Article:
Monday, May 10, 2010

One thousand days of daily running

Last Friday, my running streak hit 1,000 days. Not since August of 2007 have I missed a day of running; every day since August 12 of that year I’ve run a mile or more. As of Friday, that totaled 1,000 days.

Several people who follow my running streak through personal contact or Twitter have been generous with their congratulations, emailing, Tweeting or tracking me down in person to comment on the milestone. My mother gave me a flowering rose plant with a card of congratulations – in fact, she left it on my kitchen counter while I was out doing that one thousandth run -- and my parents even took me out to lunch that day. My minister praised me for it as well. The comments have been flattering.

One thousand days may sound impressive to my friends who are not streak runners but puts me only at just above number 200 nationally on the United States Running Streak Association Registry, whose highest-ranked streak runners have done decades, not years, of consecutive daily running. So even as I reflect upon it, it’s with the awareness that another streak runner, whether registered with the USRSA or not, could be reading this and thinking “Two and a half years? I’ve done three and a half decades! Why are you even talking about it?”

And to some extent, I wonder why I’m talking about it too. A lot of people who ask me about my running streak have one question: How do you do it? The answer to that is so easy as to sound glib, though I don’t mean it to: To maintain a daily running streak, you just run every day. That’s all. And oh yes, you learn to ignore the weather and physical ailments and time crunches and deadlines and complicated travel plans, and you just…run every day. And eventually one thousand days have passed.

The harder question for me, which no one ever asks but which I sometimes ask myself, rather than how do you do it is why do you do it. When I started, back in August 2007, I had a good reason: it was a project I was undertaking with my then 8-year-old son. Our goal was to run together every day for a year, so that was reason enough for me to keep the streak through the first year. And then when that year ended, my son wanted to see how much longer we could go, so once again I needed no further justification: I did it because it was something Tim and I were in together.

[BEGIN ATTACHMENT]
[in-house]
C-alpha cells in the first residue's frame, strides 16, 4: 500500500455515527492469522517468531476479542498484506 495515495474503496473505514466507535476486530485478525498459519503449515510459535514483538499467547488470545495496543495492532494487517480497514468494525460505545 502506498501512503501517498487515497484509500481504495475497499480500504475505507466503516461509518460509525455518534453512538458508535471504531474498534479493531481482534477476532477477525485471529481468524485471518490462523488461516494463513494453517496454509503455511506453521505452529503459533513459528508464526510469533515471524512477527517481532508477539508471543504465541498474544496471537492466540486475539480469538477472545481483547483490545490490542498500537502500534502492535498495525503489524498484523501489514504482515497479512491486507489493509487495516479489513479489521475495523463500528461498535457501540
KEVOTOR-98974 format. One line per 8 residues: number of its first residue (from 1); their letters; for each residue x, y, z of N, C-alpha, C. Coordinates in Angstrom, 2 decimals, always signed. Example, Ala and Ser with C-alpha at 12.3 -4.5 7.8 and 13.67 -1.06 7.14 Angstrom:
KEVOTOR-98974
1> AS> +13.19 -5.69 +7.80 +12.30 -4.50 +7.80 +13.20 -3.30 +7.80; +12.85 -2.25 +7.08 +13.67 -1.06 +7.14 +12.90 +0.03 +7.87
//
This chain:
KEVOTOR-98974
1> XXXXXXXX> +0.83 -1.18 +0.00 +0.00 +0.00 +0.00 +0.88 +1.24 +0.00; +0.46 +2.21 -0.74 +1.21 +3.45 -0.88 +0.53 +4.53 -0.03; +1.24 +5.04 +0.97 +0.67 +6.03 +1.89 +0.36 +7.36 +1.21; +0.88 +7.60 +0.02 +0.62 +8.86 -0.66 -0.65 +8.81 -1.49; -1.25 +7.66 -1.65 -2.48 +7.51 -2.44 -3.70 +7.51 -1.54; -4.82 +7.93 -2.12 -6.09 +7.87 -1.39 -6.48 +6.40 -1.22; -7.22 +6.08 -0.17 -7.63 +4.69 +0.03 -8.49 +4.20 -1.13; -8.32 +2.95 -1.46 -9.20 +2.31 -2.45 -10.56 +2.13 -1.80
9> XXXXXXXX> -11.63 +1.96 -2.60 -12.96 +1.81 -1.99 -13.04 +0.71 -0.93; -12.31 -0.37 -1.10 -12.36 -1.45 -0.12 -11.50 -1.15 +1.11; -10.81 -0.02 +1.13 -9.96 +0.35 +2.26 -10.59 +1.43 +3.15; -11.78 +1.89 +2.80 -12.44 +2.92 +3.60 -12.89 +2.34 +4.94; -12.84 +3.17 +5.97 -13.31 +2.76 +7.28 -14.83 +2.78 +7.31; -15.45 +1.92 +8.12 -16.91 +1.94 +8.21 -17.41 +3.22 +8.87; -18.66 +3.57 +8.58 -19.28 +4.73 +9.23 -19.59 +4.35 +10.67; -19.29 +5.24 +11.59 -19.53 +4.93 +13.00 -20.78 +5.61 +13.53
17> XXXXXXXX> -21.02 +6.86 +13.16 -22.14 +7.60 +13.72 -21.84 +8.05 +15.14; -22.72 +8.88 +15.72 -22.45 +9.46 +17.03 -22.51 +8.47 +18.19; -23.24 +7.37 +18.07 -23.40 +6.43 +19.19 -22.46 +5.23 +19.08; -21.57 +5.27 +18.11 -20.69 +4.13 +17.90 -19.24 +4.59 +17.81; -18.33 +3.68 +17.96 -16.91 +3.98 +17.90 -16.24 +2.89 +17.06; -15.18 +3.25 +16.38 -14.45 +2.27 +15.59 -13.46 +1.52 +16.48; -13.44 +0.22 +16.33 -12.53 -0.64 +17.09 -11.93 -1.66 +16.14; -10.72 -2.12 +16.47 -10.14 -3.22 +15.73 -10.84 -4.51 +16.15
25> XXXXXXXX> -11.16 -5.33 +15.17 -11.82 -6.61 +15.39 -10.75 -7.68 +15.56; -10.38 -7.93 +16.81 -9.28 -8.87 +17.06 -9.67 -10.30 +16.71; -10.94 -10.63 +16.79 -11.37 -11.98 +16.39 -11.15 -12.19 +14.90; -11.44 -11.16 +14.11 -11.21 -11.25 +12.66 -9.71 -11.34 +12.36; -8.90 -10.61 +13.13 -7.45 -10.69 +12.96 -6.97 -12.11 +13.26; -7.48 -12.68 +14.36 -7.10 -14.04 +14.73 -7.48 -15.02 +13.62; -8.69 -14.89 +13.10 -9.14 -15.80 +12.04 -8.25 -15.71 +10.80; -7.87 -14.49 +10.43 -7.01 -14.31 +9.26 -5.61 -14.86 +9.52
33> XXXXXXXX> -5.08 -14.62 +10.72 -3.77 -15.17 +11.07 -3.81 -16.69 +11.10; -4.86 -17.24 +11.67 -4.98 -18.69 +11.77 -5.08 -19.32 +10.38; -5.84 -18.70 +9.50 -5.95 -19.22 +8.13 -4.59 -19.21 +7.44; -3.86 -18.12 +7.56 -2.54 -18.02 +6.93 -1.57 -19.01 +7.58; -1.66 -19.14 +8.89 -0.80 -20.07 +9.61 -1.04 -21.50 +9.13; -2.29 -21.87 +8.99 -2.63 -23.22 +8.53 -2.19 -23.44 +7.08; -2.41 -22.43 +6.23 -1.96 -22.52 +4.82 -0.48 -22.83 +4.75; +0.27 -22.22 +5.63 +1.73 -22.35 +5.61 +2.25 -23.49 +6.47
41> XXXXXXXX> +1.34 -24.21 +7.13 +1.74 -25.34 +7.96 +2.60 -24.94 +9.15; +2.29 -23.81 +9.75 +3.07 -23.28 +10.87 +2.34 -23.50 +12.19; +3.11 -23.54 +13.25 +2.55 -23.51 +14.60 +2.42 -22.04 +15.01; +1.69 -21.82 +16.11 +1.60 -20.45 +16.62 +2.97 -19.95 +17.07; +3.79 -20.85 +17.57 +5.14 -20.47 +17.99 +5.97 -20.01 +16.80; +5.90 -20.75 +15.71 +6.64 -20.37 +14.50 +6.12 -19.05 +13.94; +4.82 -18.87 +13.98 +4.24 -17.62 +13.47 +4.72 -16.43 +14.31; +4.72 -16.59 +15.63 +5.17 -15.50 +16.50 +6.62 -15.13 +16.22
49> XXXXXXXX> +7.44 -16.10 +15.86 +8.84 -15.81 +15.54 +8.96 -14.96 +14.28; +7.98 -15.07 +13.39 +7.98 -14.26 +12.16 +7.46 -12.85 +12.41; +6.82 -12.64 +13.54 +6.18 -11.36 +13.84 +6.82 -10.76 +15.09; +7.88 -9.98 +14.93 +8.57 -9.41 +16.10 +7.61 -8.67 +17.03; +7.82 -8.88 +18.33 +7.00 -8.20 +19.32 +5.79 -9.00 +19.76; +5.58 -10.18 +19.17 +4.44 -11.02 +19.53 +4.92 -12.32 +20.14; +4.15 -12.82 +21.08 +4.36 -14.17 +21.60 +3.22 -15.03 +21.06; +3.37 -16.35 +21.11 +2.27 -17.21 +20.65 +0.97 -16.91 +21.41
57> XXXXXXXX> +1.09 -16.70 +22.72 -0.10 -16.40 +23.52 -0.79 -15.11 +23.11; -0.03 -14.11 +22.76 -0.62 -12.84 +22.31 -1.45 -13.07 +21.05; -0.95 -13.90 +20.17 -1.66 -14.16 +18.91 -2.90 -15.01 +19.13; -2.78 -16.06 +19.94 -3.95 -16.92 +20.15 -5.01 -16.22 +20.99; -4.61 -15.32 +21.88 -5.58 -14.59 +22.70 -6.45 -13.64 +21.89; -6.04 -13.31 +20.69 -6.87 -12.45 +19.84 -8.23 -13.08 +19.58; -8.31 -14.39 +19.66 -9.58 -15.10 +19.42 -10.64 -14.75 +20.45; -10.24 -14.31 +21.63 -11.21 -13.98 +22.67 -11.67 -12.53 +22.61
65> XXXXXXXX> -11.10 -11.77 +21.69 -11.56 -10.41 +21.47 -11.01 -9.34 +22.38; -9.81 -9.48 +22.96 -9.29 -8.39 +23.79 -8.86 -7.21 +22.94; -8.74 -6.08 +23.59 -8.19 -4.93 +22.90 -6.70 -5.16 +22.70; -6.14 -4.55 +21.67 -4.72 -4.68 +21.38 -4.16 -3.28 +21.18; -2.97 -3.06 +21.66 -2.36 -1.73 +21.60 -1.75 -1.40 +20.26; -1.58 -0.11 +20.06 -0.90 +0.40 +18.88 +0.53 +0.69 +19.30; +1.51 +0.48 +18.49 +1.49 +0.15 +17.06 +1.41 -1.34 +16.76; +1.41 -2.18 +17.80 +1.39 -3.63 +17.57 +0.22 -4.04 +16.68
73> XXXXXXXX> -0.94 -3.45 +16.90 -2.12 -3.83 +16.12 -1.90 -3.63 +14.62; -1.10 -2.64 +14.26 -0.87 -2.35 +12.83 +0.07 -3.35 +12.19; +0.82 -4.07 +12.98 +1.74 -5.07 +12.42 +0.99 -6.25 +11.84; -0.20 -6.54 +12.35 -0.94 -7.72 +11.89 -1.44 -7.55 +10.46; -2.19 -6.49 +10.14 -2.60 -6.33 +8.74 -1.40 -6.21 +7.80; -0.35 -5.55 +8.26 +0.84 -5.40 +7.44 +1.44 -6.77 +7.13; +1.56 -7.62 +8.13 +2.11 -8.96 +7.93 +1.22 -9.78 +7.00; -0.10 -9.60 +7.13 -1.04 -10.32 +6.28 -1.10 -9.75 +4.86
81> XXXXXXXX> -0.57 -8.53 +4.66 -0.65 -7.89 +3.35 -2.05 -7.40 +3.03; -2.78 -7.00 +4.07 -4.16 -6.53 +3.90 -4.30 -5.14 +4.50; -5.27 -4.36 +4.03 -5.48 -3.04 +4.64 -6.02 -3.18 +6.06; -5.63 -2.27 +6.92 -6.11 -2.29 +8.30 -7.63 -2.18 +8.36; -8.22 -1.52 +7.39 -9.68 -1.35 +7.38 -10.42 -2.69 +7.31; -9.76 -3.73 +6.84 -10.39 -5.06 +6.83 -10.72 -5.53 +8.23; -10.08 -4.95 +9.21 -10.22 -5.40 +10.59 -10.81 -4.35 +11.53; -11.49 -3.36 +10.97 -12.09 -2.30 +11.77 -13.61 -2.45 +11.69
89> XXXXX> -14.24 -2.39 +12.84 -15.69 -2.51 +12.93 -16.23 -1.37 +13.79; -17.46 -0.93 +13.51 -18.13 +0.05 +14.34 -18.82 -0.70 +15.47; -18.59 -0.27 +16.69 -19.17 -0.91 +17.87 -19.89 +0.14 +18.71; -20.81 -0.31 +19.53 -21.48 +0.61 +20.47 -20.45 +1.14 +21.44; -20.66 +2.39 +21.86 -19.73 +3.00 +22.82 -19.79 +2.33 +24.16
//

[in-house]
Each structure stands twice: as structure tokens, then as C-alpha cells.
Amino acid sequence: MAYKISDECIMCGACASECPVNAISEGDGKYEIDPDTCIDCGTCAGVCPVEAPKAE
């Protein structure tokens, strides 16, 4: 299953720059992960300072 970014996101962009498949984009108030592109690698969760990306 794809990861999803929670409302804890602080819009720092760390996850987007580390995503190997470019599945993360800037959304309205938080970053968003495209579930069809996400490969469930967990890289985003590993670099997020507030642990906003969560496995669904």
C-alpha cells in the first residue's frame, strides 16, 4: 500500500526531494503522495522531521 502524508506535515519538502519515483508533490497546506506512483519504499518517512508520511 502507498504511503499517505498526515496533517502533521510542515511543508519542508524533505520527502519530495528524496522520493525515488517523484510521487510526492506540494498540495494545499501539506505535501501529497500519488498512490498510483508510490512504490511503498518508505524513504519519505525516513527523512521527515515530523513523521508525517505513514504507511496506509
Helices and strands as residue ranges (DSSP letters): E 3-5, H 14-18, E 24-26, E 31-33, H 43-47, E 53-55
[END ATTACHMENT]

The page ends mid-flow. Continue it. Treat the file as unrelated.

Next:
But when Tim ended his daily streak at two years, I kept going. That was nine months ago now, and brought me from Tim’s total of 732 days to my current of 1,003. What I did to get here was easy: run. Why I did it is a lot harder for me to articulate.

I did it because I love running. I did it because I wanted to test my ability to commit to a daily practice, one that I knew would be much harder to maintain than my daily writing practice. (Yes, I said earlier it was easy, and in a pragmatic way it is, but there’s been plenty of ice, snow, frigid temperatures, thunderstorms, headaches and meetings that ran late over the past one thousand days.) But the biggest reason I ran for one thousand consecutive days and am continuing to do so three days later is that after a certain point I realized I’d need a really good reason to stop. For me, at this point I don’t need a reason to continue the streak – I continue the streak because I’m a streak runner – but I’d need a compelling justification to end it.

Still, I felt sheepish accepting the congratulations for reaching one thousand days, and couldn’t help suggesting that maybe I’d crowned myself Queen of the Trivial Pursuits. So you ran one thousand days? What good is that to society? Or, to be more blunt, who cares? Of all the things you could have been doing to save the world, or to improve your community, or even to better tend to your own family, where does running a daily mile fit in to the general goal of being a better person?

It doesn’t. Not really. And that’s why I don’t really see the one thousand day mark as a big deal. If I continue to run every day, lots of big benchmark numbers will come and go. But I still can’t get past the feeling that this is less about my willpower or fitness level and more about my ability to cleave on to a trivial commitment and refuse to let it go. Is that a growth experience?

I have trouble claiming it is. I can only hope that other, related talents and abilities related to commitment and tenacity are quietly taking root as a result. Maybe eventually, I’ll apply my streak-running neural pathways to something more valuable to society. For now, I’ll just continue the streak for the only reason I know: because it’s easier than coming up with a justification to break it, at more than one thousand days.

1 comment:

  1. Congratulations, Nancy! I can't believe 1000 days. And being in the top 200 of streak runners is is HUGE.

    I'm in awe of your discipline and commitment.